More color sketches (spring, 2005)
I am a big fan of Japanese masters Hokusai and Hiroshige who lived around 150 years ago, and am trying to emulate their sketch styles done with a brush by copying their works.
I have discovered to my joy that many of the places they sketched are actually in my neighborhood here in Tokyo such as Kameido Tenjin, Ryogokubashi, Shin-Ohashi, and Mannenbashi in Fukagawa. Some of the sites (Nakagawaguchi and Onagigawa) can be seen from my window. I can walk where they walked and draw the things they drew. Well, not exactly; the original structures have been replaced with modern versions, and there is not a ghost of a chance that I will be able to see Mount Fuji from ground level in Tokyo like they did. Too many buildings now.
The links in these paragraphs are to woodblock prints by Hokusai or Hiroshige of these places as they appeared a few centuries ago; don't think for a moment that I drew them!
Here is a quick brush and ink sketch with watercolor of a gate at Sensoji Temple in Asakusa. This is not the famous "Kaminari Mon" in front but a small forgotten gate on one side of the grounds. It was the only structure on the grounds that survived a fire many years ago, which makes it the oldest structure there.
No, this sketch is not in the style of Hokusai or Hiroshige; the only similarity is that it was drawn with a brush (or brush pen, rather). I've been sketching almost exclusively with a brush pen for the past few months and have finally started to become comfortable with it. That doesn't mean I'm gotten very good with it, though. Still, I'm excited about the progress I've made.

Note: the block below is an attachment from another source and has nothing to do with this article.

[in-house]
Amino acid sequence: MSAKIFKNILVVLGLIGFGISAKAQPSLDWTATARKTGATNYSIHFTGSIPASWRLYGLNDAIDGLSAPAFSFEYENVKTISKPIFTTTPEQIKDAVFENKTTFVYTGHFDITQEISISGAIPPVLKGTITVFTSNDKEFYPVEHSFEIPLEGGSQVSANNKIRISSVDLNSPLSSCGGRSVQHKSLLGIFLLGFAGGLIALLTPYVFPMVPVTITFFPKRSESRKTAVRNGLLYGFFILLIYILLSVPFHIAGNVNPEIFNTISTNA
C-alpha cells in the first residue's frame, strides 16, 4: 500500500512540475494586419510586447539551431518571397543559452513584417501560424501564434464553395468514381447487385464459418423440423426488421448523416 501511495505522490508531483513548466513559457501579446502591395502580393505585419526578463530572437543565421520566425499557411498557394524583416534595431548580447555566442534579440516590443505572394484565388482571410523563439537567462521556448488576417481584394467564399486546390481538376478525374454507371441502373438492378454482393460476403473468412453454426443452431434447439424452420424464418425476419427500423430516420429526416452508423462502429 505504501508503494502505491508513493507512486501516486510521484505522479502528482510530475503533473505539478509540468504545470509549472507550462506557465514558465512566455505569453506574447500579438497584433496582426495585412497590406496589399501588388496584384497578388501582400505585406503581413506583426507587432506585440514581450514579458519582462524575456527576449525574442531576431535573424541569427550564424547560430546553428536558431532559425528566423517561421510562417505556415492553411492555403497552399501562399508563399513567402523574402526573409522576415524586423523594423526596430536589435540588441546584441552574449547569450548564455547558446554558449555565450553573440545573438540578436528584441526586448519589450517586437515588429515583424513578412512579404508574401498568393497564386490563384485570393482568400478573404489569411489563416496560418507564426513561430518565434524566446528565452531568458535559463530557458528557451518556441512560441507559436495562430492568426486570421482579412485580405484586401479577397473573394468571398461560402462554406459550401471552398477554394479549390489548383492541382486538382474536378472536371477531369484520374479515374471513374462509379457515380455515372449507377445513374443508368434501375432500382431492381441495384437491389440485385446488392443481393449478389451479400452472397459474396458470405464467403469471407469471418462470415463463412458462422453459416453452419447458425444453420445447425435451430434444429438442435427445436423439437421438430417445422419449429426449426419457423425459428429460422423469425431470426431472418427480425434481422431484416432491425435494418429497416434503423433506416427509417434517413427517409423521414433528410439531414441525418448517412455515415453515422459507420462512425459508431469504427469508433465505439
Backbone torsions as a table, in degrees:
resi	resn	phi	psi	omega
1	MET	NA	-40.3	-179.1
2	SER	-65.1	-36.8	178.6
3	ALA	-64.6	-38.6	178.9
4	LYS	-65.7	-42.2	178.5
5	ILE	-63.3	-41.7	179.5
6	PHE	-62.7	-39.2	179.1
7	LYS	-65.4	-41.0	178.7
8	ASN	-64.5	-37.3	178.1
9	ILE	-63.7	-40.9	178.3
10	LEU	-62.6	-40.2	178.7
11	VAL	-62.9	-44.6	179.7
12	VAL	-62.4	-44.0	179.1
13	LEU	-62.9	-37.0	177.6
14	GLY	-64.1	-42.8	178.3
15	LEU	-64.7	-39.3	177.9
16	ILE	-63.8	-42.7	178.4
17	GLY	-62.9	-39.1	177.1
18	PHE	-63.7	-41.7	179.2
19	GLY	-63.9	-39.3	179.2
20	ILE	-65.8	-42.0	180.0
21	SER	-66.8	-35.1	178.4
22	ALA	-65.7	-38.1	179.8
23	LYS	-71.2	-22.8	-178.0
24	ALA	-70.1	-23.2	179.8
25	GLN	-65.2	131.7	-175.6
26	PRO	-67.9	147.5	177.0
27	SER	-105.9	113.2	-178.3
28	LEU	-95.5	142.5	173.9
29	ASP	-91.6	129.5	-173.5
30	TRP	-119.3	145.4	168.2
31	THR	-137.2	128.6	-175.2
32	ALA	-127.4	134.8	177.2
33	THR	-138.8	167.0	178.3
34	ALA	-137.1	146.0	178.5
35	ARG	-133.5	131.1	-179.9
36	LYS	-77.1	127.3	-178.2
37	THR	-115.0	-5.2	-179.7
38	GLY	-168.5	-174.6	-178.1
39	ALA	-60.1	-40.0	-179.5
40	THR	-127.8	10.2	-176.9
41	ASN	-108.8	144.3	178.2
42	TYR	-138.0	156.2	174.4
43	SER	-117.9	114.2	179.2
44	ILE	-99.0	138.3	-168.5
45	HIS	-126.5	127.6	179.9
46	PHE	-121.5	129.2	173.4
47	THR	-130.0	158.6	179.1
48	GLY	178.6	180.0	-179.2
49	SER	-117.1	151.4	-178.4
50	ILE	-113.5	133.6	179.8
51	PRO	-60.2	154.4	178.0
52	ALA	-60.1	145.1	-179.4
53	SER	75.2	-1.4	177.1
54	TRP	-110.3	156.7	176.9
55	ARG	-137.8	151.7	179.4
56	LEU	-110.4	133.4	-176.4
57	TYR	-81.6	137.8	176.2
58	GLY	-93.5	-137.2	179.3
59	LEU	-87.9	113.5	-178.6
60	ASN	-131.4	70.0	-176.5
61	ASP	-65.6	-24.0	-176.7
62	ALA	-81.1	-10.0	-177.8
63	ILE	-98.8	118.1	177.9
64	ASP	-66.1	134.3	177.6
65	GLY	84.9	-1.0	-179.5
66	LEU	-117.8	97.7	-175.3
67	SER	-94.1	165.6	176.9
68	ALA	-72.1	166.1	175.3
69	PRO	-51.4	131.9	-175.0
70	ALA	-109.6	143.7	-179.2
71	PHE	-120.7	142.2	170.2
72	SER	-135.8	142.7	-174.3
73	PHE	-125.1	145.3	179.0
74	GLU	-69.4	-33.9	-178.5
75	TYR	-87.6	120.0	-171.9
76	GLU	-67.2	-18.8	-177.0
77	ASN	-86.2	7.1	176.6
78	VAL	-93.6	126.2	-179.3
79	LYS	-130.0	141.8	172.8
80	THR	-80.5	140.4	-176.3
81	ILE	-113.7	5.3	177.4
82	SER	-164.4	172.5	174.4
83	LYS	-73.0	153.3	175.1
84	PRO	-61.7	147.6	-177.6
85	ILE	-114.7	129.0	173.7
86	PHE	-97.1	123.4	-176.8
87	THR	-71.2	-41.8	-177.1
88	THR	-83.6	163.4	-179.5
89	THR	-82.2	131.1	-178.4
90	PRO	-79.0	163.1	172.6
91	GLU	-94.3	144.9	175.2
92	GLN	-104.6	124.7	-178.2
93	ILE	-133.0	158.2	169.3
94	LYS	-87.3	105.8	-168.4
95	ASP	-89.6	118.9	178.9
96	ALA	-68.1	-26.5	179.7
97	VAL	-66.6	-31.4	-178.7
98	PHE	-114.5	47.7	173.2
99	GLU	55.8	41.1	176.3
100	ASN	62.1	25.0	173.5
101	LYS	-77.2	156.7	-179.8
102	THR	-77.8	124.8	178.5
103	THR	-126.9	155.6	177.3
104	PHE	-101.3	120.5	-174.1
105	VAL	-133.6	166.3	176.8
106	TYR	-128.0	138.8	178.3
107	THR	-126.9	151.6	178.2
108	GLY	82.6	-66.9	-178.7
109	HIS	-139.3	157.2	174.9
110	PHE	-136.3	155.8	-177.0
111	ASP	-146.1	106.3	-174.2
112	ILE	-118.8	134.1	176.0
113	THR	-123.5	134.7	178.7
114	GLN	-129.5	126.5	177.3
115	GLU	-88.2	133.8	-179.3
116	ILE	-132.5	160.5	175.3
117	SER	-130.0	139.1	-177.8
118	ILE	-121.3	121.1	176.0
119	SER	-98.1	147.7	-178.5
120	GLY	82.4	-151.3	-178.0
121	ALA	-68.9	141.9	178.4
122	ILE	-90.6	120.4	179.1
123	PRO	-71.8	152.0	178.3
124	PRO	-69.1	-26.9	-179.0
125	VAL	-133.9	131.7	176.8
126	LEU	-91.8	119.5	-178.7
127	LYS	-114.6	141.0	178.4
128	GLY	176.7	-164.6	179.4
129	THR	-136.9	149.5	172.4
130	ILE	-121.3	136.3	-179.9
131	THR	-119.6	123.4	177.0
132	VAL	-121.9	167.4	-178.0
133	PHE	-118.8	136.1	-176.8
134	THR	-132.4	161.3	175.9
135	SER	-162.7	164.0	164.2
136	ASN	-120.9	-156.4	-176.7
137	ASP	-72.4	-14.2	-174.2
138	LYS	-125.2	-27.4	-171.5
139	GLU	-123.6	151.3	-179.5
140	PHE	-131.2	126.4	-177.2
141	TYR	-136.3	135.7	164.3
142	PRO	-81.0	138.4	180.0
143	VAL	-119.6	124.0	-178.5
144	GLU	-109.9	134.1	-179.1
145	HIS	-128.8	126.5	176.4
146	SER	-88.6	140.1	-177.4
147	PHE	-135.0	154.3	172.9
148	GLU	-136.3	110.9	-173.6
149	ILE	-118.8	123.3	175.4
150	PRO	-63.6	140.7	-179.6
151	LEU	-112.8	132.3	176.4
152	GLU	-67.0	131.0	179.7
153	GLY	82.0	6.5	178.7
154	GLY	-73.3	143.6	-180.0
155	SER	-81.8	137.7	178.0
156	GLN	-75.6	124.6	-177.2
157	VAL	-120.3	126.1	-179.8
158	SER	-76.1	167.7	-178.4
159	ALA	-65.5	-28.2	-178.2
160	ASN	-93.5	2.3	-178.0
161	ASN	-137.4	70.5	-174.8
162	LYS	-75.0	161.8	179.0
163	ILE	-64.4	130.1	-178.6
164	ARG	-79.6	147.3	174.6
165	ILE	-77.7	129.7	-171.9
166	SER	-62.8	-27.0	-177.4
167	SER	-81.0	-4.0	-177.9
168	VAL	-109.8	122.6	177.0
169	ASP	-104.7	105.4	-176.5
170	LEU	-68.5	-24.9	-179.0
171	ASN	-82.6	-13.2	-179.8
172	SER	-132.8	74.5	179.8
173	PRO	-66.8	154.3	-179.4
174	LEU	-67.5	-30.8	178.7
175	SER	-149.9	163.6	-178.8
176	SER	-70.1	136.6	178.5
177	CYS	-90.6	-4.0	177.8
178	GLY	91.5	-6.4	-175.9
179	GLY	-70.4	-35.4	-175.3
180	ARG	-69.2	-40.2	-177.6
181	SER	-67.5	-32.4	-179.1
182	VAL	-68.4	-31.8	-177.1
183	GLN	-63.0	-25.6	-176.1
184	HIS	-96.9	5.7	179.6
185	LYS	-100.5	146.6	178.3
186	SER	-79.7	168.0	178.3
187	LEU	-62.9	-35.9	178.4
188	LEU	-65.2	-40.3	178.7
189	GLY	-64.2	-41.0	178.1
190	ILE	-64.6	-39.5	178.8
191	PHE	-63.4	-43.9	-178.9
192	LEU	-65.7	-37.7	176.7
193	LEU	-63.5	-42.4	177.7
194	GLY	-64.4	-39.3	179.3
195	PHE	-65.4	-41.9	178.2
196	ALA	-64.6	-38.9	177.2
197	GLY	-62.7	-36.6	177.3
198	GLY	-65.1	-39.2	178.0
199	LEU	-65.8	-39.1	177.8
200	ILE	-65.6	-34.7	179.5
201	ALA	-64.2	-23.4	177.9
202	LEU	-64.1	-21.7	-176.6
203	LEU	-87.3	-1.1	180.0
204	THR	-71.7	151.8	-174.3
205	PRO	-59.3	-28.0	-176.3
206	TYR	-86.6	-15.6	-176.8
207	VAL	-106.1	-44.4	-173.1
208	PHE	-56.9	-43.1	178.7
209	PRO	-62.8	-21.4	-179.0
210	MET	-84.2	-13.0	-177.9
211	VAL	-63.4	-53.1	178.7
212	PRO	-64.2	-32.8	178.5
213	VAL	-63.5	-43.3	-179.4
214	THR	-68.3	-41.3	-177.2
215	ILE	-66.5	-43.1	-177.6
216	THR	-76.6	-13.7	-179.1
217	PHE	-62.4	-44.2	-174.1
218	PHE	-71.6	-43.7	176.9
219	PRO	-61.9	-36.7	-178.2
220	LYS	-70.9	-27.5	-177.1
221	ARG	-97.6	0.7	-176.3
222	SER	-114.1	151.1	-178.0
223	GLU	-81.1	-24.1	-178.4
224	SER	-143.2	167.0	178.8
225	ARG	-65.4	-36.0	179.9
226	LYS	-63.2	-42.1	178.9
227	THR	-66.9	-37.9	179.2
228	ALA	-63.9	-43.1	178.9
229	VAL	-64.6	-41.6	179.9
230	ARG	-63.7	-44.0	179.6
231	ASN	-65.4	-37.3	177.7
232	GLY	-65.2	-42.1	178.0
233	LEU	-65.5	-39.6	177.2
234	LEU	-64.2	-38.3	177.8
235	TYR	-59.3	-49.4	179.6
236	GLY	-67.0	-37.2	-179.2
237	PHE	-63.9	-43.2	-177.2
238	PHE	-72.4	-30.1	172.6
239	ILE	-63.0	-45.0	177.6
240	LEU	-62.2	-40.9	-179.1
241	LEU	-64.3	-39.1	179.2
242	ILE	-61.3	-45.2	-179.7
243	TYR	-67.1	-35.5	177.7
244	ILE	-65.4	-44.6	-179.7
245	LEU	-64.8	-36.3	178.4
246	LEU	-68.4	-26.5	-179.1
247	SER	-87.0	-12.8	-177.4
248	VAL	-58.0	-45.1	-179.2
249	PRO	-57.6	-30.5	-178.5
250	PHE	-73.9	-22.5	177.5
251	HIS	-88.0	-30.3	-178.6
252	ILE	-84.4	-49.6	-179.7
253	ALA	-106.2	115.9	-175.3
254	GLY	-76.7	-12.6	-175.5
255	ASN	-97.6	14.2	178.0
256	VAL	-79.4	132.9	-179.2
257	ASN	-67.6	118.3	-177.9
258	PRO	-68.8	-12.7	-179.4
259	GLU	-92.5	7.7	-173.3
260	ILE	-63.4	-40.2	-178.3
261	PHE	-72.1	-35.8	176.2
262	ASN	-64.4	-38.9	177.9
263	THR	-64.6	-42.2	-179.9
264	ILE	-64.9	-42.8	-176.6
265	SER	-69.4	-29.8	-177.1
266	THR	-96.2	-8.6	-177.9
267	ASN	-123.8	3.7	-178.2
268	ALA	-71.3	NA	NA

On Easter Sunday afternoon after church, I quickly sketched this scene of a courtyard outside a store complex. I decided to try pencil for a change. I started with a loose contour drawing with a 6B 2mm drafting pencil, and followed up with watercolor and a waterbrush. This time I tried to make the watercolor play a more active role in defining the subject rather than just reacting to the subject by filling spaces. In other words, the color would not be bullied by the line work as it usually is in my sketches.
As I finished the pencil and watercolor sketch, a magician started his performance in the same courtyard, and soon a crowd of spectators gathered and completely changed the scene. So I took out my brush pen and began sketching them. The brush pen seems perfectly suited for these quick sketches.
I discovered a great new sketch bag. It's actually a copy of an old military map case. I first heard of it on Mike Rohde's Weblog. It's 12" X 8.5 " X 4.5" which is perfect for F2 sketchbooks which are basically 8" X 10". The inside is divided in two sections. I keep an F2 sketchbook, portable sketching stool and watercolors in the back section, and my regular stuff in the front section. The back has a stiff board in it making it a perfect desk top surface for placing a sketchbook on my lap when sitting on the train (or Moleskine notebook when I'm taking notes in church).
In the front is another small pocket, perfect for a small sketchbook, and elastic holders for tools that I don't normally keep in my pocket, such as brushes and brush pens. I bought two of these bags, and one had five pen slots while the other had six. They were way too narrow for anything but pencils so I used a seam ripper to take out stitches so I would have only three slots. I bought one bag in olive drab for the field and one in black for the city.